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Faith and the Law

18 Aug

I’ve been posting about Paul’s letter to the Galatians.  We’ve been looking at the covenant we have through Christ.  It all started with Abraham – the father of faith.

According to Scripture, the covenant of blessing that God made with Abraham is still in effect.  We have access to it in Christ.  In my last post, we saw that even the Law of Moses did not set aside the covenant!

For if the inheritance depends on the law, then it no longer depends on a promise; but God in his grace gave it to Abraham through a promise.
Galatians 3:18

This verse is a great summary of everything that we’ve learned so far.  The covenant of blessing that God gave to Abraham was passed down through his descendants.  Now, in Christ, all who believe become a part of Abraham’s family.

But there’s still a question in the back of many people’s minds.  It concerns the law.  What’s the place of the Law in the life of a believer?  Paul anticipates this question and deals with it for us.

What, then, was the purpose of the law?  It was added because of transgressions until the Seed to whom the promise referred had come.  The law was put into effect through angels by a mediator.  A mediator, however, does not represent just one party; but God is one.
Galatians 3:19-20

Before we can understand our relationship to the Law, we need to know its true purpose.  According to Paul, it was added to the covenant.  This means that in legal terms, the law is an addendum to the covenant that God made with Abraham.

That begs the question; why was an addendum necessary?  Again, according to Paul, it was because of transgressions.  Transgressions required a temporary addendum until the promised Messiah arrived.

Of course, in order to understand this, you need to know what, specifically, a transgression is.  When you read the Bible, you’ll find many different words for the general word, sin.

Transgression is a word that means the particular sin of breaking the terms of a covenant.  Since Israel was the only nation in covenant with God, you’ll find that they’re the only ones ever accused of transgressions.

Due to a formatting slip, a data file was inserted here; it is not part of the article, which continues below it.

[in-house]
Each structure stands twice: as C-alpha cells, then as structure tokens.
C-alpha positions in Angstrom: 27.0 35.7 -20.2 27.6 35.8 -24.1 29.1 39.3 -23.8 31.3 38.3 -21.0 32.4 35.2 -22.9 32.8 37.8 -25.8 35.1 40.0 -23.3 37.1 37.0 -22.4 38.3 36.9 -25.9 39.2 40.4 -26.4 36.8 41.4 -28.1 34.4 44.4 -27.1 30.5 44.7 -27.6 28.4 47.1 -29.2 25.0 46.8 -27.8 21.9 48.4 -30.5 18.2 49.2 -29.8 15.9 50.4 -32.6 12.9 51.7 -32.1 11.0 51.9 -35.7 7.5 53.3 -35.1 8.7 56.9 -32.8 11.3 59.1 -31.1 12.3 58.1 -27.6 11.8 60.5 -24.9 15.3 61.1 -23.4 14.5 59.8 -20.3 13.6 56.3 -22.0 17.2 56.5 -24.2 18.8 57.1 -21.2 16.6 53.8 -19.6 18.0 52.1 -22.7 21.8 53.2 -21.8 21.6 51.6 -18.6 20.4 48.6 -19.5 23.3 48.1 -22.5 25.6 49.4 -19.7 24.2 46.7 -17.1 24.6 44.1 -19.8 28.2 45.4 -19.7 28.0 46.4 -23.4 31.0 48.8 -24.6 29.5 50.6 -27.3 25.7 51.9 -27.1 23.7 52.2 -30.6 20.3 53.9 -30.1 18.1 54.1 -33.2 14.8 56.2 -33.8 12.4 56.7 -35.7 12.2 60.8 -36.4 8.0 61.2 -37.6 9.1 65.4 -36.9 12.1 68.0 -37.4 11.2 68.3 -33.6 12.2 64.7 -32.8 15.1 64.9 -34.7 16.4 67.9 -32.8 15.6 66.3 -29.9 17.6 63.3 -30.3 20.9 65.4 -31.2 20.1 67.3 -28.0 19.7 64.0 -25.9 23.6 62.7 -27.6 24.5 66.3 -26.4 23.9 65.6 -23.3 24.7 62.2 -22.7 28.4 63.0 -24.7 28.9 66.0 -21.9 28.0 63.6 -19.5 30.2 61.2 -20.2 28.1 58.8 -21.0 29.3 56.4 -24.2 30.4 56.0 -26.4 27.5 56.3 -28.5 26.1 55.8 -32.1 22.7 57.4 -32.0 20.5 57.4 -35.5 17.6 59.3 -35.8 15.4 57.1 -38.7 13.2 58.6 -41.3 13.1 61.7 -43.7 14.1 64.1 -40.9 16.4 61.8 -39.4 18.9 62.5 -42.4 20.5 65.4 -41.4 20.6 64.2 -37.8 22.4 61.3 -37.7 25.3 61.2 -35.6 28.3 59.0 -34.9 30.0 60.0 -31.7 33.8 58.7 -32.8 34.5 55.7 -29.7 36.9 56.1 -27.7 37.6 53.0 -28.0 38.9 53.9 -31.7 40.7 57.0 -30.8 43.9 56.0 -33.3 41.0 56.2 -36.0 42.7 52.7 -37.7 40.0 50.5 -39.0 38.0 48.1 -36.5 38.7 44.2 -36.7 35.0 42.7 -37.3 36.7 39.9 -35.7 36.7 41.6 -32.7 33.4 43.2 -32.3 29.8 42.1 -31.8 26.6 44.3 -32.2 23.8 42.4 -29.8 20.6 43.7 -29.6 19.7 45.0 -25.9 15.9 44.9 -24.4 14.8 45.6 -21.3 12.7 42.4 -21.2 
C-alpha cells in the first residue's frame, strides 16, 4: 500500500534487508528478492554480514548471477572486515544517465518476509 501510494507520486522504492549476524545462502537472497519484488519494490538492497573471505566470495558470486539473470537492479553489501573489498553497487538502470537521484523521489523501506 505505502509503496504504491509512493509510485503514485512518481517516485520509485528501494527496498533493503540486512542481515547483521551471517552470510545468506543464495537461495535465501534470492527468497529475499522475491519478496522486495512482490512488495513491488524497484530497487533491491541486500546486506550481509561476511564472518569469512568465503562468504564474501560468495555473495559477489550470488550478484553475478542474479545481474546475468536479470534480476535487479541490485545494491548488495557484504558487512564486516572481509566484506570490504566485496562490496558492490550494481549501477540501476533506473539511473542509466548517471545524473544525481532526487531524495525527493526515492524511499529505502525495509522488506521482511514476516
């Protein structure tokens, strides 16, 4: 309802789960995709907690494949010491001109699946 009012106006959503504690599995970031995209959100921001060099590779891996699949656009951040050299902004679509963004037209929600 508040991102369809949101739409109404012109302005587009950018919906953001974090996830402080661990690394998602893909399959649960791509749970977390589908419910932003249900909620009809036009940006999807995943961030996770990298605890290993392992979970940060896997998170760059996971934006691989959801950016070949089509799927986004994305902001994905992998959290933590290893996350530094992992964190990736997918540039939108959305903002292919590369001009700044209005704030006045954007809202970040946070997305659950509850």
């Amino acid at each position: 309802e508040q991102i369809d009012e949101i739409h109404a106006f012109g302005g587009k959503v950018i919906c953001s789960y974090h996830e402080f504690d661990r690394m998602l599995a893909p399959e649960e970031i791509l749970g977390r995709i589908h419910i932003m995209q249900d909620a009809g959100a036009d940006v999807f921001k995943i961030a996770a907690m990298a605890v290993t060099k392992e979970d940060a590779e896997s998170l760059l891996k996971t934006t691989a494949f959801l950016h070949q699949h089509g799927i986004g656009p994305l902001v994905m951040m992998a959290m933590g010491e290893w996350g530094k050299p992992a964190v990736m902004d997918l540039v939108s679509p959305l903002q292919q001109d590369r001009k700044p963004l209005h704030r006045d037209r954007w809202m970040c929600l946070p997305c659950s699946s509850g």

Abraham was the first one in a personal covenant with God.  He trusted God in a way that kept the covenant unbroken over a few generations.  Over time, the children of Israel neglected the covenant.  They didn’t live up to the faith that Abraham originally possessed.

The reason that the Law was given, was so that Israel could see, in writing, the things that Abraham did out of love for God.  It was because they didn’t live this way that they needed an addendum to explain it.

So what we see is that the law was not a covenant in and of itself.  It was a temporary addendum to the eternal covenant God made with Abraham.  That’s why Jesus said…

“Do not think that I have come to abolish the Law or the Prophets; I have not come to abolish them but to fulfill them.  I tell you the truth, until heaven and earth disappear, not the smallest letter, not the least stroke of a pen, will by any means disappear from the Law until everything is accomplished.”
Matthew 5:17-18

His purpose was not to do away with the Law, but to completely fulfill its requirements once and for all.  That’s the blessing of being in Christ.  We’ll continue to look at this over the next few posts.

Question: How does knowing that the Law is already fulfilled affect your walk with God?

© Nick Zaccardi 2017

 
1 Comment

Posted by on August 18, 2017 in Faith, Legalism, Spiritual Walk

 

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